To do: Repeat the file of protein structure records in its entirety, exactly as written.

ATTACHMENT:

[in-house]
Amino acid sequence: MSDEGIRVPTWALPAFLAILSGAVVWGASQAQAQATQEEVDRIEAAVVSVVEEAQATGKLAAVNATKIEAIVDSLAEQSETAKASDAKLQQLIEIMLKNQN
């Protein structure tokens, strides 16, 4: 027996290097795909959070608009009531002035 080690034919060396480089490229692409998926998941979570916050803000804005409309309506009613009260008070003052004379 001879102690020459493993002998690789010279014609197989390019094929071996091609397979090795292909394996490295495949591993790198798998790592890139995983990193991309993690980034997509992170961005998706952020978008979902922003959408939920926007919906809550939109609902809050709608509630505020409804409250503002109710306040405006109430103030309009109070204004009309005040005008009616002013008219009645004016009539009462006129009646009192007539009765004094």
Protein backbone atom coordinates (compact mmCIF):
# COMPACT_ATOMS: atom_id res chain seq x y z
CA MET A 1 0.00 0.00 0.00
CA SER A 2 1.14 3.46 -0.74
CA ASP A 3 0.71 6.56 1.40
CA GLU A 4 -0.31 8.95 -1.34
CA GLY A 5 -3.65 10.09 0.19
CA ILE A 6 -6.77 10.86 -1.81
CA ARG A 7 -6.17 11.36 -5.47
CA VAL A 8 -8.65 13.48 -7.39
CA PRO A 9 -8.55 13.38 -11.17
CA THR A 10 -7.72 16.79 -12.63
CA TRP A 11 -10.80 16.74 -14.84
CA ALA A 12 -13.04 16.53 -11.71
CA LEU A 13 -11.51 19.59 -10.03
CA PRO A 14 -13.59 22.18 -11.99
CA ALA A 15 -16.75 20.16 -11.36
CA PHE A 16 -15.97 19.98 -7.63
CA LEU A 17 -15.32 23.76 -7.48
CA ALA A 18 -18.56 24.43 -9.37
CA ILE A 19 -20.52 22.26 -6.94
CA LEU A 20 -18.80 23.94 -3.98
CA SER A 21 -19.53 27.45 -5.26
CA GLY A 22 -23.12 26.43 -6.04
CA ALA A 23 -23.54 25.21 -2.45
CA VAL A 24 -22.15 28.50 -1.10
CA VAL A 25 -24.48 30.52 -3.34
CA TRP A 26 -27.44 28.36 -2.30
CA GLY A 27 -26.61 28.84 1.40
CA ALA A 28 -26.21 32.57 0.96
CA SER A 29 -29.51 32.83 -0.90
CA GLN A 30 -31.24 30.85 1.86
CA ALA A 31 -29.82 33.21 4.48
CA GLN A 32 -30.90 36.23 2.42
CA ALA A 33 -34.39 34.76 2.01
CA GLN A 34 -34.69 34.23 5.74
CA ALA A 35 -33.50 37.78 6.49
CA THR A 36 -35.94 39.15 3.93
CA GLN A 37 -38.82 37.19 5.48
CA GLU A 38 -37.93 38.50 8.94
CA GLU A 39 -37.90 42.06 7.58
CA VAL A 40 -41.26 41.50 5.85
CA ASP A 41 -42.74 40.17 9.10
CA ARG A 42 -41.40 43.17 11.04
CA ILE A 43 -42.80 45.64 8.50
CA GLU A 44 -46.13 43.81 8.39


[in-house]
Amino acid sequence: MSDEGIRVPTWALPAFLAILSGAVVWGASQAQAQATQEEVDRIEAAVVSVVEEAQATGKLAAVNATKIEAIVDSLAEQSETAKASDAKLQQLIEIMLKNQN
């Protein structure tokens, strides 16, 4: 027996290097795909959070608009009531002035 080690034919060396480089490229692409998926998941979570916050803000804005409309309506009613009260008070003052004379 001879102690020459493993002998690789010279014609197989390019094929071996091609397979090795292909394996490295495949591993790198798998790592890139995983990193991309993690980034997509992170961005998706952020978008979902922003959408939920926007919906809550939109609902809050709608509630505020409804409250503002109710306040405006109430103030309009109070204004009309005040005008009616002013008219009645004016009539009462006129009646009192007539009765004094």
Protein backbone atom coordinates (compact mmCIF):
# COMPACT_ATOMS: atom_id res chain seq x y z
CA MET A 1 0.00 0.00 0.00
CA SER A 2 1.14 3.46 -0.74
CA ASP A 3 0.71 6.56 1.40
CA GLU A 4 -0.31 8.95 -1.34
CA GLY A 5 -3.65 10.09 0.19
CA ILE A 6 -6.77 10.86 -1.81
CA ARG A 7 -6.17 11.36 -5.47
CA VAL A 8 -8.65 13.48 -7.39
CA PRO A 9 -8.55 13.38 -11.17
CA THR A 10 -7.72 16.79 -12.63
CA TRP A 11 -10.80 16.74 -14.84
CA ALA A 12 -13.04 16.53 -11.71
CA LEU A 13 -11.51 19.59 -10.03
CA PRO A 14 -13.59 22.18 -11.99
CA ALA A 15 -16.75 20.16 -11.36
CA PHE A 16 -15.97 19.98 -7.63
CA LEU A 17 -15.32 23.76 -7.48
CA ALA A 18 -18.56 24.43 -9.37
CA ILE A 19 -20.52 22.26 -6.94
CA LEU A 20 -18.80 23.94 -3.98
CA SER A 21 -19.53 27.45 -5.26
CA GLY A 22 -23.12 26.43 -6.04
CA ALA A 23 -23.54 25.21 -2.45
CA VAL A 24 -22.15 28.50 -1.10
CA VAL A 25 -24.48 30.52 -3.34
CA TRP A 26 -27.44 28.36 -2.30
CA GLY A 27 -26.61 28.84 1.40
CA ALA A 28 -26.21 32.57 0.96
CA SER A 29 -29.51 32.83 -0.90
CA GLN A 30 -31.24 30.85 1.86
CA ALA A 31 -29.82 33.21 4.48
CA GLN A 32 -30.90 36.23 2.42
CA ALA A 33 -34.39 34.76 2.01
CA GLN A 34 -34.69 34.23 5.74
CA ALA A 35 -33.50 37.78 6.49
CA THR A 36 -35.94 39.15 3.93
CA GLN A 37 -38.82 37.19 5.48
CA GLU A 38 -37.93 38.50 8.94
CA GLU A 39 -37.90 42.06 7.58
CA VAL A 40 -41.26 41.50 5.85
CA ASP A 41 -42.74 40.17 9.10
CA ARG A 42 -41.40 43.17 11.04
CA ILE A 43 -42.80 45.64 8.50
CA GLU A 44 -46.13 43.81 8.39